Info and relationships
Benefits: Blind, low-vision disabilities.
Information, structure, and relationships conveyed through presentation can be programmatically determined or are available in text.
- Do form labels and fields have same/similar and appropriate identification that relates the fields with the label?
- Are labels positioned nearby their associated fields?
- Are labels still viewable when zoomed?
- Can users with different disabilities use Assistive Technologies to adapt content according to the user's needs?
- Is information and relationships that are implied by visual or auditory formatting preserved when the presentation format changes?
Benefits: Blind, low vision, cognitive/intellectual, motor disabilities.
When any component receives focus, it does not initiate a change of context.
- Is functionality predictable as the user navigates their way through a document?
- Is an unexpected change of context avoided when a component receives focus?
Benefits: Blind, low vision, cognitive/intellectual disabilities.
Changing the setting of any user interface component does not automatically cause a change of context unless the user has been advised of the behavior before using the component.
Changes of context are appropriate only when it is clear that such a change will happen in response to the user's action.
- Is the user pre-informed/cued when a change to a form control has a change of context?
- Is an explanation of what will happen when the control is changed available prior to the controls activation?
Benefits: Blind, colorblind, cognitive/intellectual disabilities.
If an input error is automatically detected, the item that is in error is identified and the error is described to the user in text.
- Is the user aware and notified/alerted that an input error has occurred?
- Can the user determine and understand what is the error?
- Is the message specific to the error?
Labels or instructions
Benefits: Blind, low-vision, motion impairment, cognitive / intellectual disabilities.
Labels or instructions are provided when content requires user input.
- Are instructions or labels that identify the controls in a form placed so that users know what input data is expected?
- Are data format instructions specified in the instructions or labels, or are examples provided, especially when there are out of customary formats or specific rules for correct input?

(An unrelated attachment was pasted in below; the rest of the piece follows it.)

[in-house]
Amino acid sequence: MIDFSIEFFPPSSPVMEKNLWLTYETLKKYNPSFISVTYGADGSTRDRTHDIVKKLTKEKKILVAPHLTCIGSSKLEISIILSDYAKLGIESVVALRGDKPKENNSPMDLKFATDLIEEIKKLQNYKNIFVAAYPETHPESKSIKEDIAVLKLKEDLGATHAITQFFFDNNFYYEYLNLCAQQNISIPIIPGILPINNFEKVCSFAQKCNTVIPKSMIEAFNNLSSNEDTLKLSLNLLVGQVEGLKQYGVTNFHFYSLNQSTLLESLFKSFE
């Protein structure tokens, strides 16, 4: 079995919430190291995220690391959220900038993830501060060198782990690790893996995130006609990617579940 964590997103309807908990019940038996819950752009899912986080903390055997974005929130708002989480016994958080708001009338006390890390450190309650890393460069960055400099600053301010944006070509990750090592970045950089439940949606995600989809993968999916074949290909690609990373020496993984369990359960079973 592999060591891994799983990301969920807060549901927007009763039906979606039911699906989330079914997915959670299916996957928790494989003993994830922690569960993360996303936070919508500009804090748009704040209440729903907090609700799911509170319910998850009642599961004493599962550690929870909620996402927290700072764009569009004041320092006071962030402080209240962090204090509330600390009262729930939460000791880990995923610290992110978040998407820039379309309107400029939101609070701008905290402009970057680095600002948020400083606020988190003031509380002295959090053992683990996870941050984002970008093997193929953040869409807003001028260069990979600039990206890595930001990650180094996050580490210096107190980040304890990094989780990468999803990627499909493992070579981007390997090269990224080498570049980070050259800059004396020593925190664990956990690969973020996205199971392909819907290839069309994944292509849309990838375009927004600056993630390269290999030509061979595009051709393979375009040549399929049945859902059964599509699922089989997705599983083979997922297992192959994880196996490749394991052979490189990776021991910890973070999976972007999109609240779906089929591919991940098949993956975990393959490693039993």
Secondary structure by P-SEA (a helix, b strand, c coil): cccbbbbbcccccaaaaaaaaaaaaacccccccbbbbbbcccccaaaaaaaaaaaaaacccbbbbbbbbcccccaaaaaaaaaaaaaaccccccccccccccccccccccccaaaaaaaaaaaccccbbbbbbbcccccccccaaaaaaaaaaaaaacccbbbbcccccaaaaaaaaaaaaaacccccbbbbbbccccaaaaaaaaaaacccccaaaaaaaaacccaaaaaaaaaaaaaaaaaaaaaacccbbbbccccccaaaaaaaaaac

- Can the user accomplish the task without undue confusion or navigation?
- Can the user determine required versus optional fields, so that an incomplete form cannot be submitted?
- Are field labels located in close proximity to the associated field?
Benefits: Blind, colorblind, motion impairment, cognitive/intellectual disabilities.
If an input error is automatically detected and suggestions for correction are known, then the suggestions are provided to the user, unless it would jeopardize the security or purpose of the content.
- Does the user receive appropriate suggestions for correction of an input error?
- Can the user determine how to correct the error?
Error prevention (Legal, Financial, Data)
Benefits: All disabilities.
For Web pages that cause legal commitments or financial transactions for the user to occur, that modify or delete user-controllable data in data storage systems, or that submit user test responses, at least one of the following is true:
- Reversible: Submissions are reversible.
- Checked: Data entered by the user is checked for input errors and the user is provided an opportunity to correct them.
- Confirmed: A mechanism is available for reviewing, confirming, and correcting information before finalizing the submission.
- Can the user correct a mistake to avoid the serious consequences as the result of an action that cannot be reversed?
- Are safeguards provided to avoid mistakes that can have serious consequences?
- Can the user review, correct, confirm before submitting or deleting?
- Is success feedback provided when data is submitted successfully?
Name, role, value
Benefits: All disabilities using Assistive Technologies.
For all user interface components (including but not limited to: form elements, links and components generated by scripts), the name and role can be programmatically determined; states, properties, and values that can be set by the user can be programmatically set; and notification of changes to these items is available to user agents, including assistive technologies.
Note: This success criterion is primarily for Web authors who develop or script their own user interface components. For example, standard HTML controls already meet this success criterion when used according to specification.
- If custom controls are created, or interface elements are programmed (in code or script) that have a different role and/or function than usual, are additional measures used to ensure that the controls provide important information to Assistive Technologies and can be controlled by assistive technologies.